UK Economy Report: High Interest Rates, Continued Uncertainty, Low Productivity Could Pose Challenges

According to KPMG’s latest UK Economic Outlook, the UK may struggle to maintain its growth in the second half of the year due to high interest rates, ongoing uncertainty, and low productivity. GDP growth is forecasted to be 0.4% in 2023 and 0.3% in 2024. While the labor market is slowly stabilizing, household excess savings have been mostly used up, and the impact of higher interest rates is starting to affect investment intentions, transaction volumes, and corporate insolvencies. The full consequences for households and the housing sector are yet to be seen.

Inflation is gradually decreasing but remains higher than in many other Western economies. The resolution of global supply chain bottlenecks and the decline in wholesale energy prices have helped alleviate some price pressures. However, domestic factors, supported by robust wage growth, have kept inflation elevated for a longer period. It is expected that inflation will not reach its 2% target until the latter part of 2024.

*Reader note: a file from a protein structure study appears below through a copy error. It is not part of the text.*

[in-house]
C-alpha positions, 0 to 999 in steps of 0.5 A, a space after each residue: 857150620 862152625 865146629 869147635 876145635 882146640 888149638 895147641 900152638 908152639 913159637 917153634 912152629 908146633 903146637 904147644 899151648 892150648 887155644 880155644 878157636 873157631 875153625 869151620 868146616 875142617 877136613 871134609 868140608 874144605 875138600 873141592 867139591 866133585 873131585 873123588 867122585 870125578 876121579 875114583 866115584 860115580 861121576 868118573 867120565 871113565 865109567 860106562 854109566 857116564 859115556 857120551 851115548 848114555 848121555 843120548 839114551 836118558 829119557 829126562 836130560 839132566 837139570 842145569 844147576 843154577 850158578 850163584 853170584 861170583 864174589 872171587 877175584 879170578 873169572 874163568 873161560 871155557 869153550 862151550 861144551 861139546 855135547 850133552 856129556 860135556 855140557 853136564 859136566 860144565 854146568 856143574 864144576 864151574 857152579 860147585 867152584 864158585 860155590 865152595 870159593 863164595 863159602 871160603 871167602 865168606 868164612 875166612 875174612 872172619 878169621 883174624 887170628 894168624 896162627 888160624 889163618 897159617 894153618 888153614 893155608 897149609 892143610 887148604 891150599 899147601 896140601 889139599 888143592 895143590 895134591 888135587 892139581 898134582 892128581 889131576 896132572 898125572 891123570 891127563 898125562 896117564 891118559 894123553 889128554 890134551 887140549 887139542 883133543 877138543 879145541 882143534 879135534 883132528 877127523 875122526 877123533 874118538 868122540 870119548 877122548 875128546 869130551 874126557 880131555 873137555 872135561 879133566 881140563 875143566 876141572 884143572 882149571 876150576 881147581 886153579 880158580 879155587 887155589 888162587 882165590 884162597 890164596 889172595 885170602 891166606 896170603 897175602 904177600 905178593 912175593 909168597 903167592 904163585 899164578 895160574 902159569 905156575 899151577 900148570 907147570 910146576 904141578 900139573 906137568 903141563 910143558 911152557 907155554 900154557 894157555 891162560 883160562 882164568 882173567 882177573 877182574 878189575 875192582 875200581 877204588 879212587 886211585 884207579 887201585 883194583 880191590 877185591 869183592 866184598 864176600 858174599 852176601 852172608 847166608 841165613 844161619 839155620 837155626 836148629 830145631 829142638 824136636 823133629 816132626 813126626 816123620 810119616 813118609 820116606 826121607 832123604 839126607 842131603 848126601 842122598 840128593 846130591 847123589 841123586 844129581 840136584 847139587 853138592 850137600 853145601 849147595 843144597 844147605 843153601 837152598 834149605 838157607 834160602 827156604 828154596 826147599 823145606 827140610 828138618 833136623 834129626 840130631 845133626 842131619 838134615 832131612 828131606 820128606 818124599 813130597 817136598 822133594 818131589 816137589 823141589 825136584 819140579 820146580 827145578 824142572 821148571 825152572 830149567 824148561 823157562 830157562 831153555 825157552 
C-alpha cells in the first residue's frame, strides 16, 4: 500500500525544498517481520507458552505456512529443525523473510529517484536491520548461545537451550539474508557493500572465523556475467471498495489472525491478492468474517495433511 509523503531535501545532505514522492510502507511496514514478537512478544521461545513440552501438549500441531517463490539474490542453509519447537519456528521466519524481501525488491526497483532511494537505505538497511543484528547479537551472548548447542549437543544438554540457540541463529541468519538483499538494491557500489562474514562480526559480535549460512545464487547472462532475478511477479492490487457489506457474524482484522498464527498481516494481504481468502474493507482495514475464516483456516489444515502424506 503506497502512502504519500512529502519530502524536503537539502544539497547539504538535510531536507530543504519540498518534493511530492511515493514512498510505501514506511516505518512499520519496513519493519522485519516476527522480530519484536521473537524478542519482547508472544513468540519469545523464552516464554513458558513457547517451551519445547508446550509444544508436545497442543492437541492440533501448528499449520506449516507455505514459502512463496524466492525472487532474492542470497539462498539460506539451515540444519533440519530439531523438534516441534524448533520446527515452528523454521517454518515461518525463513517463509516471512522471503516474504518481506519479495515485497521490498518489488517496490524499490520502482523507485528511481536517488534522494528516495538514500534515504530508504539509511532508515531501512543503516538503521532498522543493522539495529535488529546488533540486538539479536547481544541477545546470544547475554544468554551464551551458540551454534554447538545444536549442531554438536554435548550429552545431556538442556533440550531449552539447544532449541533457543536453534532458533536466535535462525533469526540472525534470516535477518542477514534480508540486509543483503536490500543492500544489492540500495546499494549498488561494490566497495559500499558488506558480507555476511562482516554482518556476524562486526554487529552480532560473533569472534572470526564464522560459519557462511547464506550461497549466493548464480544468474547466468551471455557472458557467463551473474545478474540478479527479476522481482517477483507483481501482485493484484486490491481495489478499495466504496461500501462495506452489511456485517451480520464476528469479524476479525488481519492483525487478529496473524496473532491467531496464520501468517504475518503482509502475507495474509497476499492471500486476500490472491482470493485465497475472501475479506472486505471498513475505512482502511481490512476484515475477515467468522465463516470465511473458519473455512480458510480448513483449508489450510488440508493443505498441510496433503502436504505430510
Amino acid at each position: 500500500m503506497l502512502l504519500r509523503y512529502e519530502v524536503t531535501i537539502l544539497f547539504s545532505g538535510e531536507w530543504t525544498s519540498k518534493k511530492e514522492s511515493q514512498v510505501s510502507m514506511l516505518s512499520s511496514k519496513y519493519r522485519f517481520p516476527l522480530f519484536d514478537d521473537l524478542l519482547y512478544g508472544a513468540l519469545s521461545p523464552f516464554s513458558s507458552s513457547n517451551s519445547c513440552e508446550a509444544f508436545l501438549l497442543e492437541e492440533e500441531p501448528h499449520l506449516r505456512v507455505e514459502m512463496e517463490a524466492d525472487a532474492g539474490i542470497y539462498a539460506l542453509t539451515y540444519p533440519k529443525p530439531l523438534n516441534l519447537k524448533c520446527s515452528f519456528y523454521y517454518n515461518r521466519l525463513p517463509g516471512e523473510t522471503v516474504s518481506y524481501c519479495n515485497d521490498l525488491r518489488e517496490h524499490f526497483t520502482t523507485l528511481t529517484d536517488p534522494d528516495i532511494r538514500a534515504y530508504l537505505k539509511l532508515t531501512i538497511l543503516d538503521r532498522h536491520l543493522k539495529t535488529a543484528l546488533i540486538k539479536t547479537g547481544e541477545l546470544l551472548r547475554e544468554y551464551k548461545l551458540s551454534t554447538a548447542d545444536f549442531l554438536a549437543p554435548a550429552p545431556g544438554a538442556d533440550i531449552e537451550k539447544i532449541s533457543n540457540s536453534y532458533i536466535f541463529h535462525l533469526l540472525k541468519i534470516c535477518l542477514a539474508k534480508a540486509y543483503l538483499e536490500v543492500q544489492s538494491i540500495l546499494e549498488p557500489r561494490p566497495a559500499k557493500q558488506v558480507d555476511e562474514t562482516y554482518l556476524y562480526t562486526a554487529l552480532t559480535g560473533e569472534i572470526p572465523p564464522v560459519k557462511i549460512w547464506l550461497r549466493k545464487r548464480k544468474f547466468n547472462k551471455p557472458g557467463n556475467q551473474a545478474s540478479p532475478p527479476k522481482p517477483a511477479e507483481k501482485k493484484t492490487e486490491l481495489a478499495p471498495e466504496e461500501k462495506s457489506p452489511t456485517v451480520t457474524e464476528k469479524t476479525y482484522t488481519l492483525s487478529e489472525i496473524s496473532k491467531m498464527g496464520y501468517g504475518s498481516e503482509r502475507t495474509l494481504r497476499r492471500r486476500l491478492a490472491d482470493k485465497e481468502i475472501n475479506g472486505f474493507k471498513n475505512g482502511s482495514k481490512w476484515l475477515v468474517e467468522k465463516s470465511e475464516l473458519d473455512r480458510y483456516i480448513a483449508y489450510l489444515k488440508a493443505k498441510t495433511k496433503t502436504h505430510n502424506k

Not only is the UK facing challenges, but the global economy is also losing momentum. Trade volumes are declining, and manufacturing is retreating, causing difficulties for countries like Germany. Concerns are mounting about the rising price of oil and a potential slowdown in China, which could impede global growth.

Yael Selfin, Chief Economist at KPMG UK, mentioned that while interest rates may have reached their peak in this cycle, there is still uncertainty about their future trajectory. This, combined with ambiguity surrounding fiscal policy plans as the UK approaches an election year, might lead businesses to further delay their investment decisions.

The UK’s public finances are exposed to the fragile economic outlook and tighter financing conditions. The upcoming general election could result in new spending commitments to address immediate needs such as school safety concerns or budget deficits. Additionally, an increase in defense spending is likely. Nevertheless, there are long-term challenges to overcome, including an aging population, a slowdown in workforce participation, and the significant costs associated with combating climate change. These factors will make the job of any future Chancellor difficult.

To conclude, the UK’s economic outlook is uncertain, with various factors contributing to the challenges ahead. It is crucial for policymakers to address these issues effectively to ensure sustainable growth and stability for the future.

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